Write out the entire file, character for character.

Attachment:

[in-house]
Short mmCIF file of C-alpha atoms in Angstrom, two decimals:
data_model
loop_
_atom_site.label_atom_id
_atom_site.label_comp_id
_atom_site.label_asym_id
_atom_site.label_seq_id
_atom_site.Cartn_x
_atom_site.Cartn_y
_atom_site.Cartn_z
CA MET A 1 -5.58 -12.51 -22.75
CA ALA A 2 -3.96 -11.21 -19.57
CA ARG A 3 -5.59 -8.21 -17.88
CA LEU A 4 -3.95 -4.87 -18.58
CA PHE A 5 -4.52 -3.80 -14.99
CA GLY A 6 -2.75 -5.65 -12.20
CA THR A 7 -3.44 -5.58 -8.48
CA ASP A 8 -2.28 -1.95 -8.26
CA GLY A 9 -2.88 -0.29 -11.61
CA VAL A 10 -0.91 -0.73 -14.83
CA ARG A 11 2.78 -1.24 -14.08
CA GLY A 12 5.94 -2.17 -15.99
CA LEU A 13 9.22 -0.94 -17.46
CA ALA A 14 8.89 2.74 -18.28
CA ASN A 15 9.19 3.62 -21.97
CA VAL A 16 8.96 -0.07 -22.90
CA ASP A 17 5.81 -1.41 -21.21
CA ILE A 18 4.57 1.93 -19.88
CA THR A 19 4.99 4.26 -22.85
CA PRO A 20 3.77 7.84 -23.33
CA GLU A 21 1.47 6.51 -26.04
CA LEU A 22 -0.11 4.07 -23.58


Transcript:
[in-house]
Short mmCIF file of C-alpha atoms in Angstrom, two decimals:
data_model
loop_
_atom_site.label_atom_id
_atom_site.label_comp_id
_atom_site.label_asym_id
_atom_site.label_seq_id
_atom_site.Cartn_x
_atom_site.Cartn_y
_atom_site.Cartn_z
CA MET A 1 -5.58 -12.51 -22.75
CA ALA A 2 -3.96 -11.21 -19.57
CA ARG A 3 -5.59 -8.21 -17.88
CA LEU A 4 -3.95 -4.87 -18.58
CA PHE A 5 -4.52 -3.80 -14.99
CA GLY A 6 -2.75 -5.65 -12.20
CA THR A 7 -3.44 -5.58 -8.48
CA ASP A 8 -2.28 -1.95 -8.26
CA GLY A 9 -2.88 -0.29 -11.61
CA VAL A 10 -0.91 -0.73 -14.83
CA ARG A 11 2.78 -1.24 -14.08
CA GLY A 12 5.94 -2.17 -15.99
CA LEU A 13 9.22 -0.94 -17.46
CA ALA A 14 8.89 2.74 -18.28
CA ASN A 15 9.19 3.62 -21.97
CA VAL A 16 8.96 -0.07 -22.90
CA ASP A 17 5.81 -1.41 -21.21
CA ILE A 18 4.57 1.93 -19.88
CA THR A 19 4.99 4.26 -22.85
CA PRO A 20 3.77 7.84 -23.33
CA GLU A 21 1.47 6.51 -26.04
CA LEU A 22 -0.11 4.07 -23.58